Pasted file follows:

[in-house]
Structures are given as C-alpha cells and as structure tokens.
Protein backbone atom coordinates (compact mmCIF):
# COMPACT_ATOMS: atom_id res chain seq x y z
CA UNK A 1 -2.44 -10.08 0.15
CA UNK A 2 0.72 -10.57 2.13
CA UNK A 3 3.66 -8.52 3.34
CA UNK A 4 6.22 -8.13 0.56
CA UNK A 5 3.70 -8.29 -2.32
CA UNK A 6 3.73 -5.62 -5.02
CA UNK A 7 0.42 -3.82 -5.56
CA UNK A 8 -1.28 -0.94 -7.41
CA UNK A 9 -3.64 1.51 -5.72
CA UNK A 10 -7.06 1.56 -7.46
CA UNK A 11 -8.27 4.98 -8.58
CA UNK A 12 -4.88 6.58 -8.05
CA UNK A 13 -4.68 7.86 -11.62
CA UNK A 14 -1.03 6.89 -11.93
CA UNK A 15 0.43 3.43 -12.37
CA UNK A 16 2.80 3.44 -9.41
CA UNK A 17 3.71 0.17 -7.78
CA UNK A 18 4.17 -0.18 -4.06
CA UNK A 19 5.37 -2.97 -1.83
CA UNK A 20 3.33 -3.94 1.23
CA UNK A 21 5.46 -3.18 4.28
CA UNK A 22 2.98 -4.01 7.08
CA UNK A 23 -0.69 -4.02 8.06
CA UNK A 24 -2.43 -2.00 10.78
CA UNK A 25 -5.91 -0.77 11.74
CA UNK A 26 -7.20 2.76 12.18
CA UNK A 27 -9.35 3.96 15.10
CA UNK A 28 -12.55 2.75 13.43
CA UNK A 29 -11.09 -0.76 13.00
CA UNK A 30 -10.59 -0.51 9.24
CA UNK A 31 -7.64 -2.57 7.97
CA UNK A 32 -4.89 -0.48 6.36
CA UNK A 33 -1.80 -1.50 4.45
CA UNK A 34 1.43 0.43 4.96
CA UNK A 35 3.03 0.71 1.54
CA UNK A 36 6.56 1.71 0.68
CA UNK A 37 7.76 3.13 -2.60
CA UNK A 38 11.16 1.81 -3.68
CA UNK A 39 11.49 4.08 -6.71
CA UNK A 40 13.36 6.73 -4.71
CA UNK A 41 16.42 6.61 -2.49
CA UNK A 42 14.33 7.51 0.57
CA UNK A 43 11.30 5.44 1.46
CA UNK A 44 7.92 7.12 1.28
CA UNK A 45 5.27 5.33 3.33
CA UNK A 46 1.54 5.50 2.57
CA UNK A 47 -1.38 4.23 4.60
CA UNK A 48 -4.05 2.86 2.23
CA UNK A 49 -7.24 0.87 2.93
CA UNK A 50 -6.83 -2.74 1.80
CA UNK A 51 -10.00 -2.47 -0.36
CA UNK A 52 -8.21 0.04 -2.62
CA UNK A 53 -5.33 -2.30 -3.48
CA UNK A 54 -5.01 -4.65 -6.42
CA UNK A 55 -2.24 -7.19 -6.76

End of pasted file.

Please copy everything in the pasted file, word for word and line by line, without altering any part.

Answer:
[in-house]
Structures are given as C-alpha cells and as structure tokens.
Protein backbone atom coordinates (compact mmCIF):
# COMPACT_ATOMS: atom_id res chain seq x y z
CA UNK A 1 -2.44 -10.08 0.15
CA UNK A 2 0.72 -10.57 2.13
CA UNK A 3 3.66 -8.52 3.34
CA UNK A 4 6.22 -8.13 0.56
CA UNK A 5 3.70 -8.29 -2.32
CA UNK A 6 3.73 -5.62 -5.02
CA UNK A 7 0.42 -3.82 -5.56
CA UNK A 8 -1.28 -0.94 -7.41
CA UNK A 9 -3.64 1.51 -5.72
CA UNK A 10 -7.06 1.56 -7.46
CA UNK A 11 -8.27 4.98 -8.58
CA UNK A 12 -4.88 6.58 -8.05
CA UNK A 13 -4.68 7.86 -11.62
CA UNK A 14 -1.03 6.89 -11.93
CA UNK A 15 0.43 3.43 -12.37
CA UNK A 16 2.80 3.44 -9.41
CA UNK A 17 3.71 0.17 -7.78
CA UNK A 18 4.17 -0.18 -4.06
CA UNK A 19 5.37 -2.97 -1.83
CA UNK A 20 3.33 -3.94 1.23
CA UNK A 21 5.46 -3.18 4.28
CA UNK A 22 2.98 -4.01 7.08
CA UNK A 23 -0.69 -4.02 8.06
CA UNK A 24 -2.43 -2.00 10.78
CA UNK A 25 -5.91 -0.77 11.74
CA UNK A 26 -7.20 2.76 12.18
CA UNK A 27 -9.35 3.96 15.10
CA UNK A 28 -12.55 2.75 13.43
CA UNK A 29 -11.09 -0.76 13.00
CA UNK A 30 -10.59 -0.51 9.24
CA UNK A 31 -7.64 -2.57 7.97
CA UNK A 32 -4.89 -0.48 6.36
CA UNK A 33 -1.80 -1.50 4.45
CA UNK A 34 1.43 0.43 4.96
CA UNK A 35 3.03 0.71 1.54
CA UNK A 36 6.56 1.71 0.68
CA UNK A 37 7.76 3.13 -2.60
CA UNK A 38 11.16 1.81 -3.68
CA UNK A 39 11.49 4.08 -6.71
CA UNK A 40 13.36 6.73 -4.71
CA UNK A 41 16.42 6.61 -2.49
CA UNK A 42 14.33 7.51 0.57
CA UNK A 43 11.30 5.44 1.46
CA UNK A 44 7.92 7.12 1.28
CA UNK A 45 5.27 5.33 3.33
CA UNK A 46 1.54 5.50 2.57
CA UNK A 47 -1.38 4.23 4.60
CA UNK A 48 -4.05 2.86 2.23
CA UNK A 49 -7.24 0.87 2.93
CA UNK A 50 -6.83 -2.74 1.80
CA UNK A 51 -10.00 -2.47 -0.36
CA UNK A 52 -8.21 0.04 -2.62
CA UNK A 53 -5.33 -2.30 -3.48
CA UNK A 54 -5.01 -4.65 -6.42
CA UNK A 55 -2.24 -7.19 -6.76